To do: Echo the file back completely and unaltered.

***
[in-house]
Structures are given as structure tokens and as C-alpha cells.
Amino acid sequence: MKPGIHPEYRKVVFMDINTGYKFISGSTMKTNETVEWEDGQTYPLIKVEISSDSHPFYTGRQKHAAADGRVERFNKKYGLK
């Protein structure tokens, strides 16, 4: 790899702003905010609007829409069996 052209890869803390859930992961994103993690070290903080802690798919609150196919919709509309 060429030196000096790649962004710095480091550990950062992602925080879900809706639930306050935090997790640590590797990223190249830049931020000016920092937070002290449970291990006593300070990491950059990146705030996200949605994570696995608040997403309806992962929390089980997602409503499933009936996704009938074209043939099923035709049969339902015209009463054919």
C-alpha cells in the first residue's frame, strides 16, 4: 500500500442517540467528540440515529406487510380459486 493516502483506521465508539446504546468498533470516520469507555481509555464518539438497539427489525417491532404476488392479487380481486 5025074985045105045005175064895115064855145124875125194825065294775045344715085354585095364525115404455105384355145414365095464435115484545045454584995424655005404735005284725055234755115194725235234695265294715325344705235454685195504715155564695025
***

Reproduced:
[in-house]
Structures are given as structure tokens and as C-alpha cells.
Amino acid sequence: MKPGIHPEYRKVVFMDINTGYKFISGSTMKTNETVEWEDGQTYPLIKVEISSDSHPFYTGRQKHAAADGRVERFNKKYGLK
């Protein structure tokens, strides 16, 4: 790899702003905010609007829409069996 052209890869803390859930992961994103993690070290903080802690798919609150196919919709509309 060429030196000096790649962004710095480091550990950062992602925080879900809706639930306050935090997790640590590797990223190249830049931020000016920092937070002290449970291990006593300070990491950059990146705030996200949605994570696995608040997403309806992962929390089980997602409503499933009936996704009938074209043939099923035709049969339902015209009463054919």
C-alpha cells in the first residue's frame, strides 16, 4: 500500500442517540467528540440515529406487510380459486 493516502483506521465508539446504546468498533470516520469507555481509555464518539438497539427489525417491532404476488392479487380481486 5025074985045105045005175064895115064855145124875125194825065294775045344715085354585095364525115404455105384355145414365095464435115484545045454584995424655005404735005284725055234755115194725235234695265294715325344705235454685195504715155564695025